I have written enough books about how media cover politics to know that the story of a racist celebrity losing a TV show, like that of a racist president’s response to the cancellation of the show he once told supporters was “about us,” was going to trump the story about the dramatic loss of life on the island of Puerto Rico.

But that does not change the fact that the news of the actual death toll on the islands after they were hit by Hurricane Maria matters more. It matters more than Roseanne Barr’s self-inflicted wounds, and it matters more than Donald Trump’s self-absorbed interpretation of the news. I’m not in the camp that says we should be unconcerned with entertainment-industry meltdowns or presidential tweets. We have to cover it all; and we have to look for the meaning in it all—for those revelations of awful truth that are found at the intersection of Roseanne’s downfall and The Donald’s delusional response to it (a tweet griping that former White House aide Valerie Jarrett got an apology from ABC while he did not).

What we must be very conscious of, however, is that the incredibly high-profile Roseanne Barr fiasco unfolded as we were learning that—while the “official” line had until this week suggested that Hurricane Maria killed 64 Puerto Ricans—a Harvard University study now estimates that more than 4,600 people died during and after this natural disaster.

According to the Harvard study, Puerto Rico experienced a 60 percent increase in mortality in the months following last fall’s devastating storms. More than 30 percent of the deaths were linked to the inaccessibility of medical care following power cuts and a breakdown in transportation links.

To the extent that a death toll serves as a rough measure of the severity of a natural disaster, we learned on Tuesday that a part of the United States experienced a disaster that was as much as 70 times more severe than had been reported—or understood by most Americans. San Juan Mayor Carmen Yulín Cruz made a vital point when she said Tuesday, “These deaths and the negligence that contributed to them cannot be forgotten. This was, and continues to be, a violation of our human rights.”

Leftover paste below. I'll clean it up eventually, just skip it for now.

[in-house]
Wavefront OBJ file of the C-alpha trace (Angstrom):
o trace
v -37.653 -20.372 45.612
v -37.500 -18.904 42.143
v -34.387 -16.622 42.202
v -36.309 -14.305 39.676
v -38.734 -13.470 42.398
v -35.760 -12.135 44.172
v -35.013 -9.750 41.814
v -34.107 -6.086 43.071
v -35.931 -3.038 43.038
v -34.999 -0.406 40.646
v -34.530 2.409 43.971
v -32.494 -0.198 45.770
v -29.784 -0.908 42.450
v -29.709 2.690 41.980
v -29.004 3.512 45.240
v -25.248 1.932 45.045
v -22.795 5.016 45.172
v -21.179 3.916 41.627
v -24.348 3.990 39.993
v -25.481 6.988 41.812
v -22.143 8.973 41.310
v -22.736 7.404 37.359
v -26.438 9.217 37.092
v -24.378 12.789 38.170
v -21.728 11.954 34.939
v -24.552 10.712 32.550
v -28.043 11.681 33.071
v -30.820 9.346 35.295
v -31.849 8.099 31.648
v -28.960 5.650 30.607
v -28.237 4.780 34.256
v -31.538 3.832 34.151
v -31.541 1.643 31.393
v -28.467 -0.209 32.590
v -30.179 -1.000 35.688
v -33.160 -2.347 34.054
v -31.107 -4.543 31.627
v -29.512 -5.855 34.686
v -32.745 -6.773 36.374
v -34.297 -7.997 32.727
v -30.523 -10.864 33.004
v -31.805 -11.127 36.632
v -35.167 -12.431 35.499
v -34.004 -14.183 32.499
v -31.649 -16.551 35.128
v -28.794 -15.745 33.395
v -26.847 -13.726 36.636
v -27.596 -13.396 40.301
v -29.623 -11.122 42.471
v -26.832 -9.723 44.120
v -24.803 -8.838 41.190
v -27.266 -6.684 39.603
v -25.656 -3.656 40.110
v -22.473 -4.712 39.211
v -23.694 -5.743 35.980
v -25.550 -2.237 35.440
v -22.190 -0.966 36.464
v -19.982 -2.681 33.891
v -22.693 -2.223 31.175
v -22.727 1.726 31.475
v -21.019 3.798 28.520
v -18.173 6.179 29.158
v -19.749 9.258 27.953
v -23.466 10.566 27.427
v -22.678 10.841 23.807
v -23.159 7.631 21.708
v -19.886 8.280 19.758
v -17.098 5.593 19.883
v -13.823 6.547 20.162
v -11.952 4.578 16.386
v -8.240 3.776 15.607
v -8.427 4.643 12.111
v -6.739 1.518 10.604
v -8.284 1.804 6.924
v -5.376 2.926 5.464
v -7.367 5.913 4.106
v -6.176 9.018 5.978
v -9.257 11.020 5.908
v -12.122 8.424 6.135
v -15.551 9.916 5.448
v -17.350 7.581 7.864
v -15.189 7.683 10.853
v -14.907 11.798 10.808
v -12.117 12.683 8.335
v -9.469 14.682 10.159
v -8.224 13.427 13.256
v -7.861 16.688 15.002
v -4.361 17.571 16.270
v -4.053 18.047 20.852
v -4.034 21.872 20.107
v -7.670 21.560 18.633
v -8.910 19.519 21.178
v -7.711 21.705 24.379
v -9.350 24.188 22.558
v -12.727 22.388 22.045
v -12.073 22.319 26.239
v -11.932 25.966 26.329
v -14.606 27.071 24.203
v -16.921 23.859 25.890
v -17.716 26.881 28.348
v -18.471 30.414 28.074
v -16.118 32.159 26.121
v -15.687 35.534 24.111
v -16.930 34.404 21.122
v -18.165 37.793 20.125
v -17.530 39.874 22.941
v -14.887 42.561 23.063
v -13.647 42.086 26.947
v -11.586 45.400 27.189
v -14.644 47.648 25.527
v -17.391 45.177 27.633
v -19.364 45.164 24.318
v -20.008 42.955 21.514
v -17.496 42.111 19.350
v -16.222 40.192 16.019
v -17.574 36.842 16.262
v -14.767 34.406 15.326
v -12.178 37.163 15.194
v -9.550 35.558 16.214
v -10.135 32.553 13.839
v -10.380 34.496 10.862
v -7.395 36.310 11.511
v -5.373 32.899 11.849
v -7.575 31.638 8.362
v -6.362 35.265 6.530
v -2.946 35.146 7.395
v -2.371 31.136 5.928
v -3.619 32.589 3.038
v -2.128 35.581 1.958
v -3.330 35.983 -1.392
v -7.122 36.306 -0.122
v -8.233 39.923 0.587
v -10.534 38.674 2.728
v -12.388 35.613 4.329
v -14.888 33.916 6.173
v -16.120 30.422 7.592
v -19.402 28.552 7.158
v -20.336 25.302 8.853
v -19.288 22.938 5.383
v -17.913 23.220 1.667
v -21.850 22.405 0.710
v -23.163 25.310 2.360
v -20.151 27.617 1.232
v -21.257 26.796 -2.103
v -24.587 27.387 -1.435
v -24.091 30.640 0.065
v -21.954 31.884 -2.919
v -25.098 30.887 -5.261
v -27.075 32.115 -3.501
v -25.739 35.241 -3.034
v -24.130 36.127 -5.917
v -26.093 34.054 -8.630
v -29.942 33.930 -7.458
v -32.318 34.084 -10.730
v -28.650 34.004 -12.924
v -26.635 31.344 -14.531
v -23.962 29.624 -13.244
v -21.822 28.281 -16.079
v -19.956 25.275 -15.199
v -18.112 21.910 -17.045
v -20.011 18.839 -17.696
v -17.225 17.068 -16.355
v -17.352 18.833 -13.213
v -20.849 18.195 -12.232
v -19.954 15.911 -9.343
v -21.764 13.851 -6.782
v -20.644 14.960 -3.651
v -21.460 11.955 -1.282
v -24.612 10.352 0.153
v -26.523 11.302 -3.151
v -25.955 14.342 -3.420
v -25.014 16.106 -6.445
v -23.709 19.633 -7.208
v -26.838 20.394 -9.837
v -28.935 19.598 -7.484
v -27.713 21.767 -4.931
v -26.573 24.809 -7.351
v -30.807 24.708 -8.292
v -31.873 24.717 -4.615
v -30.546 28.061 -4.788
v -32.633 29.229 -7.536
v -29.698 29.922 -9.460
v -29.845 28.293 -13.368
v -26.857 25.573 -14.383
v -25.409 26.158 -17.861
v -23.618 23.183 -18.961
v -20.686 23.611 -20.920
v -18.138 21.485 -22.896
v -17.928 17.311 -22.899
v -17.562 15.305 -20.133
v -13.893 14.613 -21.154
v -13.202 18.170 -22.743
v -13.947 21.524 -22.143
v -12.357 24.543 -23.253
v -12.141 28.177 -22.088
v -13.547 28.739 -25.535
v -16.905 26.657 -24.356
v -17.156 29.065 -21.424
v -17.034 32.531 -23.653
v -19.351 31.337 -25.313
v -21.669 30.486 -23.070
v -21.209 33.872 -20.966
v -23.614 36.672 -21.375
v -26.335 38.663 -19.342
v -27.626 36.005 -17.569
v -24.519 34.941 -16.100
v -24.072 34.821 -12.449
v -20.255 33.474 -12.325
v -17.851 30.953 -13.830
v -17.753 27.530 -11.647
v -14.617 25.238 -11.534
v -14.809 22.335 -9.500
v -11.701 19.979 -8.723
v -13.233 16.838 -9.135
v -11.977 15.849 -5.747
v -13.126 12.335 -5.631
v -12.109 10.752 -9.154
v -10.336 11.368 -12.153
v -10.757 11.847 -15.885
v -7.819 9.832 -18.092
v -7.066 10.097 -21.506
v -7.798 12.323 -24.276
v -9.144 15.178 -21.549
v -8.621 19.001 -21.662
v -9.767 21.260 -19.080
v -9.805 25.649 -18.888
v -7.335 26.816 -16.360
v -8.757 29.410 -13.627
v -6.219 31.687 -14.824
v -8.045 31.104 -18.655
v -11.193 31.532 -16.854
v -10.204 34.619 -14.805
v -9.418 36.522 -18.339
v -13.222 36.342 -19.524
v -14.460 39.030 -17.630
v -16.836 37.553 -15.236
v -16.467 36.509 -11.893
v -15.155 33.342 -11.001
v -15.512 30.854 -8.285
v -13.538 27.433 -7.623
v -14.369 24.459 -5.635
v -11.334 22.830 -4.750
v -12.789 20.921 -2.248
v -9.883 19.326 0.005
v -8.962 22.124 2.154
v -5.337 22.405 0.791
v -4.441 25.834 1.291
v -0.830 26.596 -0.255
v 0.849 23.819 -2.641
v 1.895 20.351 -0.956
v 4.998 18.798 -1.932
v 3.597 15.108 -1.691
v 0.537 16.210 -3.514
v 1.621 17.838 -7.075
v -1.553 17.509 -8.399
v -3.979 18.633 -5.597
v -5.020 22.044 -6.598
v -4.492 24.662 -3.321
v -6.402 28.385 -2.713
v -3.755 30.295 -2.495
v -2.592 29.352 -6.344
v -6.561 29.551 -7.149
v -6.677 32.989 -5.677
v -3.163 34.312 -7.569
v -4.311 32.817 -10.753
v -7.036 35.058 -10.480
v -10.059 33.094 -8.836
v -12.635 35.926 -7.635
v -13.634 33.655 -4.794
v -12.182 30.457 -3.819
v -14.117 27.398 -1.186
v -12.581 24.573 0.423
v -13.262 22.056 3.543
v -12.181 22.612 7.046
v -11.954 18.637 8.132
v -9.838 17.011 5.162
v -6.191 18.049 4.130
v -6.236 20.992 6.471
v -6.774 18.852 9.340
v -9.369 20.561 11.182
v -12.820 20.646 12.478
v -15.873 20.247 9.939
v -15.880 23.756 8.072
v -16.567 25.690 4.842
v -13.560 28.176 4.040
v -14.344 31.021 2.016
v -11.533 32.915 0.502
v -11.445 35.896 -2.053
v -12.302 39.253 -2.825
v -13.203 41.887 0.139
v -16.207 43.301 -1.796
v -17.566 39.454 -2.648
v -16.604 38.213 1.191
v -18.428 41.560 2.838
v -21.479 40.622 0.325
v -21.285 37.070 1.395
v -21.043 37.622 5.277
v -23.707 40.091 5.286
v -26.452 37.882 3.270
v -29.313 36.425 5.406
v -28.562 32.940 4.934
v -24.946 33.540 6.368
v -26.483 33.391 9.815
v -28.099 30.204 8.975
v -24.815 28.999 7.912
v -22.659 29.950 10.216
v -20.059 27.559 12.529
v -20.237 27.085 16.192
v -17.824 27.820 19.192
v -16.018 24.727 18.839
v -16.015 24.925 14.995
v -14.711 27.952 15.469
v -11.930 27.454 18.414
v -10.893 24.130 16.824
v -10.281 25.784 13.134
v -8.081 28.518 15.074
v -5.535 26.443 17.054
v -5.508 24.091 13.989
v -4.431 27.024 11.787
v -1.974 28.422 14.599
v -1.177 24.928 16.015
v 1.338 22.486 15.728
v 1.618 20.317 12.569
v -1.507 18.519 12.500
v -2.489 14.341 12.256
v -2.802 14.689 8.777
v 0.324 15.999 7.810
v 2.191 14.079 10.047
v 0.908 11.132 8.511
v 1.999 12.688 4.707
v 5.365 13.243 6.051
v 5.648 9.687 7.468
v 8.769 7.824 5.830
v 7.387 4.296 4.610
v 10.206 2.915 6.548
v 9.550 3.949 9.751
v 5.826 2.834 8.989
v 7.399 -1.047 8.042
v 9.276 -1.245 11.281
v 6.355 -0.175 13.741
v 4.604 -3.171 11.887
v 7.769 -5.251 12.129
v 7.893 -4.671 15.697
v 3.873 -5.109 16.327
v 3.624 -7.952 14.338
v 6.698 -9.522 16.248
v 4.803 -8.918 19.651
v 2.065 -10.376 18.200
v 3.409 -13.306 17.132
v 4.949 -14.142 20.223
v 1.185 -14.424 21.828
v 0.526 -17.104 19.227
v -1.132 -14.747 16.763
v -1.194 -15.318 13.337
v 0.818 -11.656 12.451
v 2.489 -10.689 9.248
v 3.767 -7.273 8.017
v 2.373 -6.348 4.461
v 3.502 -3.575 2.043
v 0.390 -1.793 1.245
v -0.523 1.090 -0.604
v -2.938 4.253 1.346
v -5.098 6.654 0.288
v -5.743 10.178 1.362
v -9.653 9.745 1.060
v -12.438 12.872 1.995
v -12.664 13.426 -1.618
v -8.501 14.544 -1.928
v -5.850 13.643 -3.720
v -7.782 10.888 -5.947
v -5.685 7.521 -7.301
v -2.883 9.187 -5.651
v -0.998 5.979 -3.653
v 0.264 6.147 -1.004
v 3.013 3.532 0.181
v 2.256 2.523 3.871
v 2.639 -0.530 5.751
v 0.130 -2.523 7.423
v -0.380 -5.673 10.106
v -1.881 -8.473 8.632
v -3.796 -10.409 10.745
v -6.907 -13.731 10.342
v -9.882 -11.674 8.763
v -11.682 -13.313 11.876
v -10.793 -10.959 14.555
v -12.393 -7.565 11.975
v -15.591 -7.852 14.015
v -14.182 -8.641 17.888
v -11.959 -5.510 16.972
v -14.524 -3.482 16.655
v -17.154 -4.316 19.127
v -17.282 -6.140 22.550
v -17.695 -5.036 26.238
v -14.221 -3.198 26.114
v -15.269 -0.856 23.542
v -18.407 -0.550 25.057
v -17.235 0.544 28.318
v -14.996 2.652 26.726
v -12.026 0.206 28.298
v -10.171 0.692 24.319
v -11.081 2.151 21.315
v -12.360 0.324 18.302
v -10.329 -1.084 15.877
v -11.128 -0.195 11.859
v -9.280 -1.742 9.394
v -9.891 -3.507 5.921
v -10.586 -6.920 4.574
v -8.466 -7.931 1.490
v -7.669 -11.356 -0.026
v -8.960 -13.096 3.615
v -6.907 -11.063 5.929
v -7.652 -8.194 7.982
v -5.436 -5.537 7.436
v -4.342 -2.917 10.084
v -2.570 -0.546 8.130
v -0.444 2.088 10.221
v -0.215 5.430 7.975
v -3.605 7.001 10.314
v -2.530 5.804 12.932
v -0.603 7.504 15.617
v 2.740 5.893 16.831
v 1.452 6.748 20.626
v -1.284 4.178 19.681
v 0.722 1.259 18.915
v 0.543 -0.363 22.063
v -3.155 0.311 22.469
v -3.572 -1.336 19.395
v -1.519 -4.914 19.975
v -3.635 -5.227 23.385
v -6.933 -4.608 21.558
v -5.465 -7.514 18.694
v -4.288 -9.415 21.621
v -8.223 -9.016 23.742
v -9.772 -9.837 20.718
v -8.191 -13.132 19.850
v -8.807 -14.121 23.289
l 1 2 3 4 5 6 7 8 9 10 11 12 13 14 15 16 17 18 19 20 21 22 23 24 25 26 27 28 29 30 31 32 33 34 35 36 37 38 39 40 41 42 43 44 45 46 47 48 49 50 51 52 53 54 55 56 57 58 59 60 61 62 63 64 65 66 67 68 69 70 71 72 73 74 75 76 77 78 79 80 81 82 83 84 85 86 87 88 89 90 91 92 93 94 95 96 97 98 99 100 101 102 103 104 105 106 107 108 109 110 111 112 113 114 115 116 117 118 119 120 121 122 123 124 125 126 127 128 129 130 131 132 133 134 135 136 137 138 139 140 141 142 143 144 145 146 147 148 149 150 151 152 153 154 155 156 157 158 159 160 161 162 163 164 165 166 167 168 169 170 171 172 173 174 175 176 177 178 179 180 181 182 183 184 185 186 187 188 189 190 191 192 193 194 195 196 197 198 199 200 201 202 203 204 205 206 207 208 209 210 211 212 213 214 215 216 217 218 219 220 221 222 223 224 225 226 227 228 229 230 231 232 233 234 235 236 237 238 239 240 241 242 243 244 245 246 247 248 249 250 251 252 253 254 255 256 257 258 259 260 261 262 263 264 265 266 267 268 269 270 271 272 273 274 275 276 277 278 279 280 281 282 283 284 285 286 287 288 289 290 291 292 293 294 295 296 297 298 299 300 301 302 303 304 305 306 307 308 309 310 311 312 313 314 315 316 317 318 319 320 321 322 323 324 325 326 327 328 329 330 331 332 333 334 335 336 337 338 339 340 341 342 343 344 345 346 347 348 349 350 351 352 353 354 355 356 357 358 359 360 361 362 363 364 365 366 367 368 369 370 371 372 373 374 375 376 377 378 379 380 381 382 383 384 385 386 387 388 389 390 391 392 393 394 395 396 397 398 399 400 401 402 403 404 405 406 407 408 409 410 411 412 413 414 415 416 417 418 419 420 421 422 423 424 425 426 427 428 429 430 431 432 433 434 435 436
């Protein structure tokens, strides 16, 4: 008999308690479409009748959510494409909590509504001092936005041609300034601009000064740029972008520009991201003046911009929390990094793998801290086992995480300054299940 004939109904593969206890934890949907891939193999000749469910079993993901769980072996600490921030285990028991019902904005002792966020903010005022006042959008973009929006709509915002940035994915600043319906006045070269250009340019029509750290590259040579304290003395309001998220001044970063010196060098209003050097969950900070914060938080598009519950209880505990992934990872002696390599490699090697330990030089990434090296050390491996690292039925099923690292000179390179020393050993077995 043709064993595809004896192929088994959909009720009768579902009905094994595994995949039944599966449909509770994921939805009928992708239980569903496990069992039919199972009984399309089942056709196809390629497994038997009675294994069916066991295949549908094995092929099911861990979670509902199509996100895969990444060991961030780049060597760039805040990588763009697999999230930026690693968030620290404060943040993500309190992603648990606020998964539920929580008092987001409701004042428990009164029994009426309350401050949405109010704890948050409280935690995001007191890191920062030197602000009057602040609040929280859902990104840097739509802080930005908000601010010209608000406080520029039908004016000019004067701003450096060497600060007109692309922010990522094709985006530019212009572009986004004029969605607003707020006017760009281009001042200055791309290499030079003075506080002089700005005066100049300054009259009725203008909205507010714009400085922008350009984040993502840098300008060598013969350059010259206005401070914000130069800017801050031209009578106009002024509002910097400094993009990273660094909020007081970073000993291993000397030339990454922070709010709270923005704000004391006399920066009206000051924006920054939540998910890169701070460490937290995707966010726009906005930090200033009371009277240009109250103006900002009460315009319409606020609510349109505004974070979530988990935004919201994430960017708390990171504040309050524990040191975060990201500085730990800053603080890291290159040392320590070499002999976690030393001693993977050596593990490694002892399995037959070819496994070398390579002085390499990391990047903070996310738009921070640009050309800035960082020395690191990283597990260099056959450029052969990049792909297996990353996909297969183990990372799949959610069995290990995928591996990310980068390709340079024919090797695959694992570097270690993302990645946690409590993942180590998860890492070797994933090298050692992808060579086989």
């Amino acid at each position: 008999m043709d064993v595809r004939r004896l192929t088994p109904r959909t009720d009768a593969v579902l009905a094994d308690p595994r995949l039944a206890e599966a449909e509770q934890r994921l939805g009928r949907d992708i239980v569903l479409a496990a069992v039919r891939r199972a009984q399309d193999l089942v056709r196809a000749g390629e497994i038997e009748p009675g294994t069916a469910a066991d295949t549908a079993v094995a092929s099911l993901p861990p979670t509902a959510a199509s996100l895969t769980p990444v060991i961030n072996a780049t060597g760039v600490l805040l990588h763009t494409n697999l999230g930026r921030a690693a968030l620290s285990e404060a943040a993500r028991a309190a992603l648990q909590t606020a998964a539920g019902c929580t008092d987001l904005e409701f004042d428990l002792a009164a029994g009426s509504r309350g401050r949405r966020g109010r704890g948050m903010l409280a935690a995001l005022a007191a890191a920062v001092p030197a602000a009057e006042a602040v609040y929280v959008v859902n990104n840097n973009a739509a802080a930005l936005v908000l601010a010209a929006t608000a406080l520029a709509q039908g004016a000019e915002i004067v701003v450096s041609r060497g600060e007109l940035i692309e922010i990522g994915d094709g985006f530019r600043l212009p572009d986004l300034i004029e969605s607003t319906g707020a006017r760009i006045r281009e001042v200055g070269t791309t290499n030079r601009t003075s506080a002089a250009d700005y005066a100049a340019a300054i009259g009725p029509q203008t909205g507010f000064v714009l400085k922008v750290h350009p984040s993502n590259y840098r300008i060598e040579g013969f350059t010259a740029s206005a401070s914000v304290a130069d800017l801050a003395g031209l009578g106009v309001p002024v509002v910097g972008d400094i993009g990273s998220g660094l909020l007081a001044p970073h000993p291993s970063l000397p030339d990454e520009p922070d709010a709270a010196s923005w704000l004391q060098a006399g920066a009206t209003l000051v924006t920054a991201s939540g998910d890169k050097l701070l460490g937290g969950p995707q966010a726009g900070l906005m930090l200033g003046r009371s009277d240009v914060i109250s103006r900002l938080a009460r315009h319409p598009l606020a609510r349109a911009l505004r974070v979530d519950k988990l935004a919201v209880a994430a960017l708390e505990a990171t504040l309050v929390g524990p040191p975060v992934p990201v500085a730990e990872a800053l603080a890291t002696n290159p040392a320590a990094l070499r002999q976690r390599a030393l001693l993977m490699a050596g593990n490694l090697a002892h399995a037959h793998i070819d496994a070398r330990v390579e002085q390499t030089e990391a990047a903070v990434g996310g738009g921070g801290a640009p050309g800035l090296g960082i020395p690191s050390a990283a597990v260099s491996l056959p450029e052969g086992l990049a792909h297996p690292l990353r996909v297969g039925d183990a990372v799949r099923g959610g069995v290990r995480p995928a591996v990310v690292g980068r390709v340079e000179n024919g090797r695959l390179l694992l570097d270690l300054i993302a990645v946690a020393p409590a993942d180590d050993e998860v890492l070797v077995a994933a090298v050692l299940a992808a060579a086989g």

Yet, according to Media Matters, the nation’s cable networks had trouble focusing on the staggering news about Puerto Rico because they were all wrapped up with Roseanne. “Cable news covered Roseanne for over 10 hours. They covered Hurricane Maria’s death toll in Puerto Rico for just over 30 minutes,” explained a review by the group, which noted that Fox News devoted a mere 48 seconds to the news from Puerto Rico.

Our media now has information that provides far more perspective on an ongoing human catastrophe.

This information can and should alter our thinking with regard to policies for addressing that catastrophe—and for rebuilding an American territory that has been neglected for far, far too long. But the rethink will happen only if this report gets the attention it merits.

That’s the reason why coverage of the full story of the death toll in Puerto Rico is so needed.

Serious, ongoing, and intensive media scrutiny is vital for Puerto Rico, as the islands suffer from a democracy deficit that denies them full representation in Washington.

Because Puerto Rico is not a state, its residents are have never been permitted to vote in November contests for the presidency. Nor are Puerto Ricans allowed to elect voting members of the US House and the US Senate.

That means that the 3.3 million Americans living on the islands have no real say with regard to federal policies that, in many cases, have life-or-death consequences. It is unimaginable that Puerto Ricans would have chosen the austerity policies that they are now subjected to—or the antidemocratic oversight regime that was concocted by House Speaker Paul Ryan and his Republican allies as part of a scheme for forcing people who have just suffered overwhelming trauma to address a lingering debt crisis. And it is hard to believe that Ryan and his Wall Street–friendly compatriots would have gotten away with imposing brutal austerity if there were at least five House members and two senators providing full representation to Puerto Rico in Washington. (Indeed, the two senators—no matter what their partisan labels—might well have been able to align with the chamber’s 49 Democratic caucus members to upset the austerity agenda that Ryan promotes and that and Mitch McConnell facilitates.)

In the absence of representative democracy, media attention is essential. It can influence the debate, stir a public outcry, charge hearts and minds, and perhaps change policies. But when there is insufficient attention to horrifying news about the deaths of thousands of US citizens, the likelihood increases that the response from federal officials to an American tragedy will continue to be insufficient.